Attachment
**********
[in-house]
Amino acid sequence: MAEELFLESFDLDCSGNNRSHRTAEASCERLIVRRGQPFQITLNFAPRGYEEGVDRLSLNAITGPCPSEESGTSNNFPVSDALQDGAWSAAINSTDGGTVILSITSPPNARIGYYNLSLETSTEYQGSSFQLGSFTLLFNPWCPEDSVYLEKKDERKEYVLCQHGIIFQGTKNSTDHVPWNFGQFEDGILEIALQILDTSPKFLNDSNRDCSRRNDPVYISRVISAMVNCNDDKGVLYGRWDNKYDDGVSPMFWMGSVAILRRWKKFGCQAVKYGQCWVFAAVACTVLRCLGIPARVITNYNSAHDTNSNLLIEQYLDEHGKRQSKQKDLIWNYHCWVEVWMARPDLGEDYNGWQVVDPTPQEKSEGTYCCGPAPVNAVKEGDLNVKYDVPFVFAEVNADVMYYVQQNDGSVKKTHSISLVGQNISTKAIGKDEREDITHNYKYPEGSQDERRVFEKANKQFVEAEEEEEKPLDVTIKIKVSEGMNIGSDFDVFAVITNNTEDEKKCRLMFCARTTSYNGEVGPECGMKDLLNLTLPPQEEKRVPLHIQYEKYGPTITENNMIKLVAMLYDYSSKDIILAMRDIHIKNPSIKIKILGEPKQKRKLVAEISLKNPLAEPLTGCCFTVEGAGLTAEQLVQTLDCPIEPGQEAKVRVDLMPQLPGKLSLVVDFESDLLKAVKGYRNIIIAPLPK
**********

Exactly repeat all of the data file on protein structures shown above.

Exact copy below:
[in-house]
Amino acid sequence: MAEELFLESFDLDCSGNNRSHRTAEASCERLIVRRGQPFQITLNFAPRGYEEGVDRLSLNAITGPCPSEESGTSNNFPVSDALQDGAWSAAINSTDGGTVILSITSPPNARIGYYNLSLETSTEYQGSSFQLGSFTLLFNPWCPEDSVYLEKKDERKEYVLCQHGIIFQGTKNSTDHVPWNFGQFEDGILEIALQILDTSPKFLNDSNRDCSRRNDPVYISRVISAMVNCNDDKGVLYGRWDNKYDDGVSPMFWMGSVAILRRWKKFGCQAVKYGQCWVFAAVACTVLRCLGIPARVITNYNSAHDTNSNLLIEQYLDEHGKRQSKQKDLIWNYHCWVEVWMARPDLGEDYNGWQVVDPTPQEKSEGTYCCGPAPVNAVKEGDLNVKYDVPFVFAEVNADVMYYVQQNDGSVKKTHSISLVGQNISTKAIGKDEREDITHNYKYPEGSQDERRVFEKANKQFVEAEEEEEKPLDVTIKIKVSEGMNIGSDFDVFAVITNNTEDEKKCRLMFCARTTSYNGEVGPECGMKDLLNLTLPPQEEKRVPLHIQYEKYGPTITENNMIKLVAMLYDYSSKDIILAMRDIHIKNPSIKIKILGEPKQKRKLVAEISLKNPLAEPLTGCCFTVEGAGLTAEQLVQTLDCPIEPGQEAKVRVDLMPQLPGKLSLVVDFESDLLKAVKGYRNIIIAPLPK